“There is much in this CARES act that is designed for individual benefits,” Murkowski said. “My sense is that people have been impacted so quickly, so dramatically, when we say prepare and save, none of us could have anticipated we would be here talking about a global pandemic.”

• Contact reporter Peter Segall at Follow him on Twitter at @SegallJnoEmpire.

Information on the coronavirus is available from websites for the City and Borough of Juneau, the State of Alaska at and the Centers for Disease Control and Prevention. People with flu-like symptoms are encouraged to contact their health care provider.

More in News

A Princess Cruise Line ship is docked in Juneau on Aug. 25, 2021. (Michael Lockett / Juneau Empire File)
Ships in Port for the week of Oct. 2

Here’s what to expect this week.

Screenshot / Alaska Public Media’s YouTube channel 
Bob Bird, left, chairman of the Alaskan Independence Party, and former Lt. Gov. Loren Leman make the case in favor of a state constitutional convention during a debate in Anchorage broadcast Thursday by Alaska Public Media.
Constitutional convention debate gets heated

Abortion, PFD factor into forum.

Clarise Larson / Juneau Empire
Faith Rogers’ loved ones, from left to right, James Rogers (father), Michelle Rogers (sister), Harmony Wentz (daughter), Maria Rogers (mother) and Mindy Voigt (friend) sit with Faith’s three dogs in their family home. Faith Rogers, 55, of Juneau was found dead along a popular trail on Wednesday, Sept. 21. Police are investigating the death as a homicide.
‘It’s shocking’: Family hopes for answers after suspicious death of loved one

“She wanted to make things beautiful, to help make people beautiful…”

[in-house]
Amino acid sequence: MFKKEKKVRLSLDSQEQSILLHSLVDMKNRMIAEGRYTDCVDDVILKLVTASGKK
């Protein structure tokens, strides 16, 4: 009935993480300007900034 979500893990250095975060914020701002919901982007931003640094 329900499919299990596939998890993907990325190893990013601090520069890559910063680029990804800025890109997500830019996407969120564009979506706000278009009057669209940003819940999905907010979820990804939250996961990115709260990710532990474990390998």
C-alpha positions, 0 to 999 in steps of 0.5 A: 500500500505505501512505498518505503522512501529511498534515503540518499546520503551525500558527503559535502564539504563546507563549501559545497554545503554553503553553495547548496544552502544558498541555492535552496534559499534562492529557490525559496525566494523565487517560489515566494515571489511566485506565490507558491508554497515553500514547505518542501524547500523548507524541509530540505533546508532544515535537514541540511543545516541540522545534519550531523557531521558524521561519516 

People work together to raise the Xa’Kooch story pole, which commemorates the Battle of the Inian Islands. (Shaelene Grace Moler / For the Capital City Weekly)
Resilient Peoples & Place: The Xa’Kooch story pole — one step toward a journey of healing

“This pole is for the Chookaneidi, but here among us, many clans are represented…”

A bracket fungus exudes guttation drops and a small fly appears to sip one of them.( Courtesy Photo / Bob Armstrong)
On the Trails: Water drops on plants

Guttation drops contain not only water but also sugars, proteins, and probably minerals.

A chart shows what critics claim is poor financial performance by the Alaska Industrial Development and Export Authority, especially in subsidizing private industry projects intended to boost the state’s economy, during its 55-year existence. The chart is part of a report released Tuesday criticizing the agency. (MB Barker/LLC Erickson & Associates/EcoSystems LLC)
AIDEA’s fiscal performance fishy, critics say

Report presented by salmon industry advocates asserts state business subsidy agency cost public $10B

Police vehicles gather Wednesday evening near Kaxdigoowu Héen Dei, also known as ]]Brotherhood Bridge Trail, while investigating a homicide. (Ben Hohenstatt / Juneau Empire)
Police: Woman was walking dogs when she was killed

JPD said officers are working “around the clock” on the criminal investigation.

Most Read